FCA should be careful about its baby (SUV) fever
Jeep will allegedly spawn an all-new subcompact with off-road flair. While that’s perfectly in tune with the latest trends, won’t it do more harm than good to its existing portfolio?
Economy notions dictate that supply and demand will always converge to equilibrium, although not necessarily in ways that benefit suppliers or consumers. For instance, if your price is too high, there will be fewer people willing to buy your product. Conversely, offering too many products is a sure way to make people lose interest in them and have your prices forced downwards. However, it’s also true that economy notions are highly likely to face exceptions.
Crossover cars were created to combine the qualities of several body styles in a single one, yet the frenzy we see around them today only began once the industry figured out which exact characteristics people wanted in them. They became such a strong exception to those notions because the more models are offered, the more they’ve been selling — and the more expensive they’ve been getting. While this looks like a seller’s haven, one still needs to be careful with how to use it.
What’s the historical background?
Fiat entered this market segment long before the merger with Chrysler, but mostly using hybrid solutions: the Panda has been a supermini with off-road flair since its debut, in 1980, while the Palio Adventure emerged in 1999 as a version of the urban Palio Weekend with changes which eventually made it to several other Brazilian models. It would only offer regular crossovers years later, with the 500X and some of the latest Jeep models. While most of those sell very well, the company wants more.
The company which now goes for Fiat-Chrysler Automobiles (FCA) has been adjusting its portfolio in order to make it more lucrative. Some brands and car models became stronger while others went the other way and/or were phased out. After investing in midsize and large SUVs and pick-up trucks, the company now wants a piece of the action in the compact segment: Europeans and Latin-Americans have shown more interest than ever in pint-sized crossovers in the past few years.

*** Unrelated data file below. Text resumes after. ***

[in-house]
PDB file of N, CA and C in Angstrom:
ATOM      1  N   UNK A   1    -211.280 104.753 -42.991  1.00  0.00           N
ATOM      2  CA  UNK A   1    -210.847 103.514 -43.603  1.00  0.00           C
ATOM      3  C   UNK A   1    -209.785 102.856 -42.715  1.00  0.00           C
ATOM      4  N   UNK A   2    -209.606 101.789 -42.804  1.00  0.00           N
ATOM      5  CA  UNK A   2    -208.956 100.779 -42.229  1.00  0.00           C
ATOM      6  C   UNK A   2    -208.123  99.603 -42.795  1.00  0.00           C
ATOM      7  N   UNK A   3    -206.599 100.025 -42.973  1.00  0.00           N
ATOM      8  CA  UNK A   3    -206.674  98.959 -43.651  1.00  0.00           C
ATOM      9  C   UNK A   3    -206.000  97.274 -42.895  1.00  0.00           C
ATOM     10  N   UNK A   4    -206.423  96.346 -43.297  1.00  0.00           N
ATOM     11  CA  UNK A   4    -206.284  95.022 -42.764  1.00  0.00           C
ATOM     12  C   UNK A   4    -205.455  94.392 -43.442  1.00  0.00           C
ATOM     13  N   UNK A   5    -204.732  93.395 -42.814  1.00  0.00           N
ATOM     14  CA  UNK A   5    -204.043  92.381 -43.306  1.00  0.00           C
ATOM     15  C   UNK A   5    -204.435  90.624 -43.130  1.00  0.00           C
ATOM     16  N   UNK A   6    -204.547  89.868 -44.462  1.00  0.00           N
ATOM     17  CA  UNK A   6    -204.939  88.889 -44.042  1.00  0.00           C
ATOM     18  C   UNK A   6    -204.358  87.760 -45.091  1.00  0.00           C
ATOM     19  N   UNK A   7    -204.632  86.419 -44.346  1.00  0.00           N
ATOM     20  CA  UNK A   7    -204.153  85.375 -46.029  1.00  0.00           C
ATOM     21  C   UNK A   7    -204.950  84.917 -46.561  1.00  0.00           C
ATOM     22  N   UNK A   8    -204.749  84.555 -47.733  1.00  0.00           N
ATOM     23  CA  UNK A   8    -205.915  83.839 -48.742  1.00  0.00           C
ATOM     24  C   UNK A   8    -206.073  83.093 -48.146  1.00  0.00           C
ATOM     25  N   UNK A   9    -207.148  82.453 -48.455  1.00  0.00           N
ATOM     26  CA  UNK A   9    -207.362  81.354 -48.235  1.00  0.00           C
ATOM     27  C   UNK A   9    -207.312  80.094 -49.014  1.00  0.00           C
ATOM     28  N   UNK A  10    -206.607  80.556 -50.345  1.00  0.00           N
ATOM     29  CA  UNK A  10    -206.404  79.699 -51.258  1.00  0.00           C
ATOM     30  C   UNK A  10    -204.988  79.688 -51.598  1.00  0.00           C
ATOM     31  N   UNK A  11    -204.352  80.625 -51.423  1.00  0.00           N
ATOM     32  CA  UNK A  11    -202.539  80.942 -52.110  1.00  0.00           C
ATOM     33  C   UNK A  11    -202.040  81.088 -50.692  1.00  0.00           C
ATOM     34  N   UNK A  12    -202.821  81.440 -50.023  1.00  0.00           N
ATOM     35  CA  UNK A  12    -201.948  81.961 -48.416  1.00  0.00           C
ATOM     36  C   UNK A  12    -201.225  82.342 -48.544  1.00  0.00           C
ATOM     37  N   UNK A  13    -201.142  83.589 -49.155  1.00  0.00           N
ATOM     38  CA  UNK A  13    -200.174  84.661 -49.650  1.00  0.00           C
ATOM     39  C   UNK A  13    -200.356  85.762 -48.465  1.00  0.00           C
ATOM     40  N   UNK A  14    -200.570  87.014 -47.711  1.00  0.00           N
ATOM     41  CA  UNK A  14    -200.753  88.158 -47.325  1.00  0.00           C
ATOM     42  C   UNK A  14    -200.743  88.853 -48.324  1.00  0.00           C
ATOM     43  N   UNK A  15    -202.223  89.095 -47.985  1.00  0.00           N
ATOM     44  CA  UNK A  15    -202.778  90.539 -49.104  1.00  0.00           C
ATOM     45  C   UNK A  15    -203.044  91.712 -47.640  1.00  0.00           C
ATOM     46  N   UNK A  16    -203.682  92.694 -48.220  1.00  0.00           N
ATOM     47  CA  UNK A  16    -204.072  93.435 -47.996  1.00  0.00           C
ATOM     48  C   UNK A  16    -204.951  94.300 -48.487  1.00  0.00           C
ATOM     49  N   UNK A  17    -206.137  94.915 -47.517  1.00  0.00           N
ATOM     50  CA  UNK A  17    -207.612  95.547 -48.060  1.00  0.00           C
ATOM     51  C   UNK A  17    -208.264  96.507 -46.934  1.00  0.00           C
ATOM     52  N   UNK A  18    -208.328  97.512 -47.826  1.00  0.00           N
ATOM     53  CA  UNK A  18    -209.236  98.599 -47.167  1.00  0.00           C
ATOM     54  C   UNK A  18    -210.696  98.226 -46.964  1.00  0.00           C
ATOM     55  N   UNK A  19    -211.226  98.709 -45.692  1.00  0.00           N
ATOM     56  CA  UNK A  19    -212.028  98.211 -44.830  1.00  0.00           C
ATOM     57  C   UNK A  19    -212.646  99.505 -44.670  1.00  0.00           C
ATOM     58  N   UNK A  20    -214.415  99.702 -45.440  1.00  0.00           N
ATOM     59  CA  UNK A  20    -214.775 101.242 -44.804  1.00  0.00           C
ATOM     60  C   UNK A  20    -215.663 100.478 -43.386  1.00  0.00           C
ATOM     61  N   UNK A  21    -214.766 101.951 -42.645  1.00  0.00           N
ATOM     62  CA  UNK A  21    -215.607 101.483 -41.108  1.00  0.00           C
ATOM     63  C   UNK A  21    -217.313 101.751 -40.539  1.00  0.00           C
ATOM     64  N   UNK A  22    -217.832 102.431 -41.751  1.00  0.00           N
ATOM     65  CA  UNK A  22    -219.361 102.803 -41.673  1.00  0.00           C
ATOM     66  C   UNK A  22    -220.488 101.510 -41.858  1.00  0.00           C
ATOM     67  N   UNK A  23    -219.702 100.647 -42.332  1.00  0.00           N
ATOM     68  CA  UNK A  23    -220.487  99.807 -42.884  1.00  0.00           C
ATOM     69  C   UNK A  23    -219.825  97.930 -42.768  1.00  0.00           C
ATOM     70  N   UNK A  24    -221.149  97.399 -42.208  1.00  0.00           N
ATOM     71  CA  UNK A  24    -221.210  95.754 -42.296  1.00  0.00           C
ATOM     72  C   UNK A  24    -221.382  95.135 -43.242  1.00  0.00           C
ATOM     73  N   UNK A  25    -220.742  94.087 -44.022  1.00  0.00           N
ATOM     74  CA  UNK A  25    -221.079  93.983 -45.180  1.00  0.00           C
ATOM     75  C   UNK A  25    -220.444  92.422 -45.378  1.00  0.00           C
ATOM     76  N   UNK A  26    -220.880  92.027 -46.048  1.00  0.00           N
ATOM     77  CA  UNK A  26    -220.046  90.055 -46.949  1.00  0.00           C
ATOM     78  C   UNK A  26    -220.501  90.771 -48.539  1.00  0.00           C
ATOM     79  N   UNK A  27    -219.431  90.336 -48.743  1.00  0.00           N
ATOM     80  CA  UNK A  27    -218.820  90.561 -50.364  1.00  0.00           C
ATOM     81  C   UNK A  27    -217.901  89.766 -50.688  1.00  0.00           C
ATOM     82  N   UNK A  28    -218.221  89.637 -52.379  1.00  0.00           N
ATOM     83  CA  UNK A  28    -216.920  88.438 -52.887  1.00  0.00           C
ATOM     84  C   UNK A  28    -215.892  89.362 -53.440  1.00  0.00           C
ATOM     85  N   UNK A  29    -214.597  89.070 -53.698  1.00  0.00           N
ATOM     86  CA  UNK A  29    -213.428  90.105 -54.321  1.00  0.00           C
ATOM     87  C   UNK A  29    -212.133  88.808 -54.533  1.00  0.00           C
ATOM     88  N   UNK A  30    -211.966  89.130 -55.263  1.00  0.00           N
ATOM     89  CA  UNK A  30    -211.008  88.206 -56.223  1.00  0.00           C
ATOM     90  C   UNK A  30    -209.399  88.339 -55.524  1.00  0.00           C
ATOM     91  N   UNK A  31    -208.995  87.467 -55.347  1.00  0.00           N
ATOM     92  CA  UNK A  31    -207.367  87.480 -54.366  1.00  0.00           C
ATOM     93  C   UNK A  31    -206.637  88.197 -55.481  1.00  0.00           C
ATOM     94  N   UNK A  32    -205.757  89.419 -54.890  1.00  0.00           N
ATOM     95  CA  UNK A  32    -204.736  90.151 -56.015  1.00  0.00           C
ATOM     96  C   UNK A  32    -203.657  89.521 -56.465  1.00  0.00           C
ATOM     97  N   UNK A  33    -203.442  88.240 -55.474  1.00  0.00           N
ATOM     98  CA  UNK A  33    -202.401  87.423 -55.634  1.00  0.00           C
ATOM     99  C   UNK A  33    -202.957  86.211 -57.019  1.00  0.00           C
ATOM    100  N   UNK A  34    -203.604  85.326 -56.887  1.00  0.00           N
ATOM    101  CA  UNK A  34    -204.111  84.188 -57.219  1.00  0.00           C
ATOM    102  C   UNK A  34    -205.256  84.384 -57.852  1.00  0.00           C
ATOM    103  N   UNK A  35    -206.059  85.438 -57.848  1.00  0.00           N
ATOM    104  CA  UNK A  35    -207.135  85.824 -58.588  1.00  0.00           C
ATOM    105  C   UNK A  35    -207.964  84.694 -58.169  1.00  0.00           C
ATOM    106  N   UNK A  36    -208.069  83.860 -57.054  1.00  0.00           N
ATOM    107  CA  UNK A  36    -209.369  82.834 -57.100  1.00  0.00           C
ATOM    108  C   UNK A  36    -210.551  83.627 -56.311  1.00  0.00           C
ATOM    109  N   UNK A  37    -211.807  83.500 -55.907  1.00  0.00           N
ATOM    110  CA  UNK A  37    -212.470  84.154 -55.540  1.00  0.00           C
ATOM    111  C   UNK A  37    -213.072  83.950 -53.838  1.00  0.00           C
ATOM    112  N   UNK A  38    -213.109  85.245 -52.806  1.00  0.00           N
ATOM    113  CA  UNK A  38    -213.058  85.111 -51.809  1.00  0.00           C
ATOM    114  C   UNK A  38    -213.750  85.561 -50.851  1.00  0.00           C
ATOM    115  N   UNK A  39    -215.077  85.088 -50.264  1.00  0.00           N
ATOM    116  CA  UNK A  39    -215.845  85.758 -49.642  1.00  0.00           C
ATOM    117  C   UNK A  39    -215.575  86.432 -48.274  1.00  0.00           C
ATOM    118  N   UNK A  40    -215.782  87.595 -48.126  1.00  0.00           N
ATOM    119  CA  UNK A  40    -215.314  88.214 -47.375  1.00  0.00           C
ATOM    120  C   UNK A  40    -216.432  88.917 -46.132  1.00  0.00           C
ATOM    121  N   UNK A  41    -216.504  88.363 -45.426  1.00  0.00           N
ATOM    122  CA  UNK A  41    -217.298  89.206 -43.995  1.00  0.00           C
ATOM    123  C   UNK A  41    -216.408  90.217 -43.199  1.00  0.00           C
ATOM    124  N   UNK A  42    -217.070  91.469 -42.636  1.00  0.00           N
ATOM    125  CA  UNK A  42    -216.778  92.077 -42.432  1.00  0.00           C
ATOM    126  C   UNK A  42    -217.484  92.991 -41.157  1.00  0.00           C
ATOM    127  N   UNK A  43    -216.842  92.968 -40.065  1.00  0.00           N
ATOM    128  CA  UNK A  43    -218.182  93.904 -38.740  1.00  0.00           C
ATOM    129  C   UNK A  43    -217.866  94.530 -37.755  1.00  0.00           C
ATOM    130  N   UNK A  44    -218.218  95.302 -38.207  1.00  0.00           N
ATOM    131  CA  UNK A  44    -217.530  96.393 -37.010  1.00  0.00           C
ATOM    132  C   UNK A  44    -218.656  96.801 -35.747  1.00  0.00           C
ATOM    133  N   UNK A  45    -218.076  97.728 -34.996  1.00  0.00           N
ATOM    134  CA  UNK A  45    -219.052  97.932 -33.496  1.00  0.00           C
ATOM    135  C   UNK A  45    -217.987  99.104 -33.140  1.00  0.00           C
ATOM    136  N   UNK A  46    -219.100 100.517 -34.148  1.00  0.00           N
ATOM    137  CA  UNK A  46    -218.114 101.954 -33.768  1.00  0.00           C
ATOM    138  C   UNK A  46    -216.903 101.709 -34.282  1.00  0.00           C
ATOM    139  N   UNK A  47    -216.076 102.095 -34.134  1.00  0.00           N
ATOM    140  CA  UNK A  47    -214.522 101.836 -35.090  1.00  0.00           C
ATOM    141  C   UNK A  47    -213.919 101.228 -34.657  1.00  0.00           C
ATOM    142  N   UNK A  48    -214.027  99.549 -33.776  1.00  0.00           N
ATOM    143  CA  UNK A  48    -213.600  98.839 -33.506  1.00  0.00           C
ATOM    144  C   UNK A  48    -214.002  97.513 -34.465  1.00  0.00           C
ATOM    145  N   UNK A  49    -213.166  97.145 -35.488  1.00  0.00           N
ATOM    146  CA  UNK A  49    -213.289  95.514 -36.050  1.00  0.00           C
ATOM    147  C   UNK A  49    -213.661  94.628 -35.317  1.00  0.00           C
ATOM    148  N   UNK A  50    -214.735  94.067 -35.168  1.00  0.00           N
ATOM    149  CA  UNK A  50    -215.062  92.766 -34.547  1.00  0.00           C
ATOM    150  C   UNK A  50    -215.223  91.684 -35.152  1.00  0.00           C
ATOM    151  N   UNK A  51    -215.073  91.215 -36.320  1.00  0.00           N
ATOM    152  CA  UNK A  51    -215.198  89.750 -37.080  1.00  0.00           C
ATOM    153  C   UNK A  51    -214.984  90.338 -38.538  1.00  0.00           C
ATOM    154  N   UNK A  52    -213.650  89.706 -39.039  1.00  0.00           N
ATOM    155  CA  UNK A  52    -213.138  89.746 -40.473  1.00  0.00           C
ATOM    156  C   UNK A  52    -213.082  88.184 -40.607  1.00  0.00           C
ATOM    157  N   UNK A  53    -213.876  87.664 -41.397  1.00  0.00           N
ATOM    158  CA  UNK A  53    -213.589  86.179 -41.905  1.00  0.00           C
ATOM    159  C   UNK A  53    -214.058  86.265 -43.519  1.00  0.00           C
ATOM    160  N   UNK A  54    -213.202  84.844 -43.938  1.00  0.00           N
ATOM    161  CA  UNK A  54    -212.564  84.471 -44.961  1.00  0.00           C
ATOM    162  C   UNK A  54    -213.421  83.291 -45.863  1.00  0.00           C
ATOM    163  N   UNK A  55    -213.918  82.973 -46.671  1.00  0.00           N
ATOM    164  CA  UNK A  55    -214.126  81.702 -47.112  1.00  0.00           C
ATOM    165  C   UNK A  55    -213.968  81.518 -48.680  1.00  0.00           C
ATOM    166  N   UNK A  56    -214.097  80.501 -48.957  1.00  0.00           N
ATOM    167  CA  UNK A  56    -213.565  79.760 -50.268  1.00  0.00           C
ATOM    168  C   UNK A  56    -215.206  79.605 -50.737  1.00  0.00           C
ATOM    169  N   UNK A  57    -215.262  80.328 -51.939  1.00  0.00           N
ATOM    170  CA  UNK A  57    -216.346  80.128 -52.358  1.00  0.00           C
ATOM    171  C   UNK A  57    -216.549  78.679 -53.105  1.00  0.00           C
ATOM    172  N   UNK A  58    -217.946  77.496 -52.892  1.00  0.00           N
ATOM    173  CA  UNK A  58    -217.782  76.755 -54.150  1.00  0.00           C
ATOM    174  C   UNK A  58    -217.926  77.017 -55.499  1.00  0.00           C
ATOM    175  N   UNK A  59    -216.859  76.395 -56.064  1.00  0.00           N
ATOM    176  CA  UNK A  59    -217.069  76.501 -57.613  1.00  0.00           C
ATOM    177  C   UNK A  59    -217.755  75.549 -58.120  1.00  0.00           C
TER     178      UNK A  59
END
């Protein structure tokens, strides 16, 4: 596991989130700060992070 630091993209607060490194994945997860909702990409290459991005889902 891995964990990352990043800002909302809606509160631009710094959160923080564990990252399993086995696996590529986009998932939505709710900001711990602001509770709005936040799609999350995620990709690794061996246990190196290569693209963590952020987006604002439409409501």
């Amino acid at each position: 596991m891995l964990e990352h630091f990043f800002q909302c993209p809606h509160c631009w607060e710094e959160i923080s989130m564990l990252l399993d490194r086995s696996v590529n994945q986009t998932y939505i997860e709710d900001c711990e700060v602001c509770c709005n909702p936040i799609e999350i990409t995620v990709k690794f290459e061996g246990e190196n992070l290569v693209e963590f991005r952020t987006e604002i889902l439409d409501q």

And what about the current situation?
At this point, you’ve probably remembered that Fiat already offers the 500X and keeps the Panda (and its off-road flair) up-to-date, while Jeep is having a blast with the Renegade. In a few words, FCA’s latest idea is to spawn an even smaller Jeep from the Panda’s project. The motivation for that is reasonable: the former and the latter of those three models come from the same project and Fiat understands compact cars very well. Nevertheless, a deeper analysis renders this idea not so appealing.
As mentioned, Fiat is the expert at superminis. Fiat is the company which has worked with them for decades and in many regions. And Fiat is the company which has built its current image around them. When you hear “Jeep”, on the other hand, you think of SUVs which are either rugged, like the Wrangler, or somewhat fancy, like the Grand Cherokee. While that new crossover could actually turn out as profitable as FCA wishes, it also has potential to trigger an identity crisis in Jeep.
Whoa! How come?
The North-American brand has worked for years on building the dual image it enjoys today. Its current lineup is divided into followers of each of the two aforementioned models and both groups managed to be very well-received. Therefore, if things are finally going well, the sensible thing to do right now is to keep investing in those paths. That’s the case of Jeep’s other plans: a large SUV (Wagoneer, likely with a “Grand” version) and a Wrangler-based pick-up truck (probably named Scrambler).
On the compact, entry-level sector, customers are barely getting used to the Renegade. Any model designed to slot below it would be smaller and more tailored to urban use, so it would automatically go further from typical Jeep values. Besides that, its powertrain options would certainly be shared with Fiat models because the Chrysler division usually works with others of higher capacity. The “baby Jeep”, as it’s being called, would be an alien in the lineup and an insult to enthusiasts.
What could be done, then?
In my opinion? Change the design to comply with Fiat’s identity and make it the next-generation Panda. The nameplate is well-known and very successful in Europe, which is one of the target markets; the current iteration debuted in 2012 and hasn’t been facelifted yet, so its age is starting to show; and the one crossover Fiat currently sells, the 500X, isn’t offered in Latin America, which is a highly important market for the Italian brand. In fact, speaking of this region warrants a separate analysis.
Fiat could make the new Panda global rather easily. It could keep the current platform to cut costs or switch to the 500X’s in order to be produced in more countries (such as Brazil and China). Since it would become a crossover, no longer a hatchback, it would manage not to compete with the 500 or the Tipo in Europe and with the Uno or the Argo in Latin America. Not to mention it would comfortably sit below the 500X and the Renegade regarding size, equipment, performance, prices…
What can we conclude from that?
Crossovers have been profitable for surprisingly long, but that’s no reason for a company to blind itself because of greed. The analysis you’ve just read may be short, but it’s based on the observation of facts. A simple brand switch can avoid the risk of serious image-related problems to one of FCA’s brands and give another one a car model which could be truly helpful to its market performance. If you liked this post, make sure to share it with your friends and feel free to read my other ones!